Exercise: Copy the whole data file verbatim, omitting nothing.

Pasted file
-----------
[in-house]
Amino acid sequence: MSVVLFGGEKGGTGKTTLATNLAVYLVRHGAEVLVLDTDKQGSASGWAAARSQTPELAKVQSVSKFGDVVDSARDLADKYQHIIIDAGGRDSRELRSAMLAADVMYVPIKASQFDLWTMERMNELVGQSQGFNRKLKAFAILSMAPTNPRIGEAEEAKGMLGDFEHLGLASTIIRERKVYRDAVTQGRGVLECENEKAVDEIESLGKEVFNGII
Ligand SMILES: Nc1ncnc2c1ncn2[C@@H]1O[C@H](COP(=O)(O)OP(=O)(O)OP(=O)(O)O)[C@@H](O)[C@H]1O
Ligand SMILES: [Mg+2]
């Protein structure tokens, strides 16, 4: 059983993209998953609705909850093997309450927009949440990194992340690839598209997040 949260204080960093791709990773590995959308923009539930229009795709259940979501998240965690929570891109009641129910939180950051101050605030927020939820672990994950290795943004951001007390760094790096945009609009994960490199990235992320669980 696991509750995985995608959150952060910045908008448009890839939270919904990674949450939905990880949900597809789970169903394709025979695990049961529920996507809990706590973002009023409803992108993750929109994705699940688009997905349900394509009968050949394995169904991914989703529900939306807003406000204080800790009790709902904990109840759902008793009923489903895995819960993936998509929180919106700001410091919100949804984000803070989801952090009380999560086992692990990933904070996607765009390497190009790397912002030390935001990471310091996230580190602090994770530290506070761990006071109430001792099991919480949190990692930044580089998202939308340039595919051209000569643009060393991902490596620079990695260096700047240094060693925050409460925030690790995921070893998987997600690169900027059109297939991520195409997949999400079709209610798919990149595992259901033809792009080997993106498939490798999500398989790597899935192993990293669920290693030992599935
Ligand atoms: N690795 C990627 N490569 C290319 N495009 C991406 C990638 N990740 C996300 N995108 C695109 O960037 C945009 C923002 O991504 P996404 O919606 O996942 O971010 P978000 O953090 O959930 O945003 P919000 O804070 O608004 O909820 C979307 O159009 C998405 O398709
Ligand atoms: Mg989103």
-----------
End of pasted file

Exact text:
[in-house]
Amino acid sequence: MSVVLFGGEKGGTGKTTLATNLAVYLVRHGAEVLVLDTDKQGSASGWAAARSQTPELAKVQSVSKFGDVVDSARDLADKYQHIIIDAGGRDSRELRSAMLAADVMYVPIKASQFDLWTMERMNELVGQSQGFNRKLKAFAILSMAPTNPRIGEAEEAKGMLGDFEHLGLASTIIRERKVYRDAVTQGRGVLECENEKAVDEIESLGKEVFNGII
Ligand SMILES: Nc1ncnc2c1ncn2[C@@H]1O[C@H](COP(=O)(O)OP(=O)(O)OP(=O)(O)O)[C@@H](O)[C@H]1O
Ligand SMILES: [Mg+2]
């Protein structure tokens, strides 16, 4: 059983993209998953609705909850093997309450927009949440990194992340690839598209997040 949260204080960093791709990773590995959308923009539930229009795709259940979501998240965690929570891109009641129910939180950051101050605030927020939820672990994950290795943004951001007390760094790096945009609009994960490199990235992320669980 696991509750995985995608959150952060910045908008448009890839939270919904990674949450939905990880949900597809789970169903394709025979695990049961529920996507809990706590973002009023409803992108993750929109994705699940688009997905349900394509009968050949394995169904991914989703529900939306807003406000204080800790009790709902904990109840759902008793009923489903895995819960993936998509929180919106700001410091919100949804984000803070989801952090009380999560086992692990990933904070996607765009390497190009790397912002030390935001990471310091996230580190602090994770530290506070761990006071109430001792099991919480949190990692930044580089998202939308340039595919051209000569643009060393991902490596620079990695260096700047240094060693925050409460925030690790995921070893998987997600690169900027059109297939991520195409997949999400079709209610798919990149595992259901033809792009080997993106498939490798999500398989790597899935192993990293669920290693030992599935
Ligand atoms: N690795 C990627 N490569 C290319 N495009 C991406 C990638 N990740 C996300 N995108 C695109 O960037 C945009 C923002 O991504 P996404 O919606 O996942 O971010 P978000 O953090 O959930 O945003 P919000 O804070 O608004 O909820 C979307 O159009 C998405 O398709
Ligand atoms: Mg989103």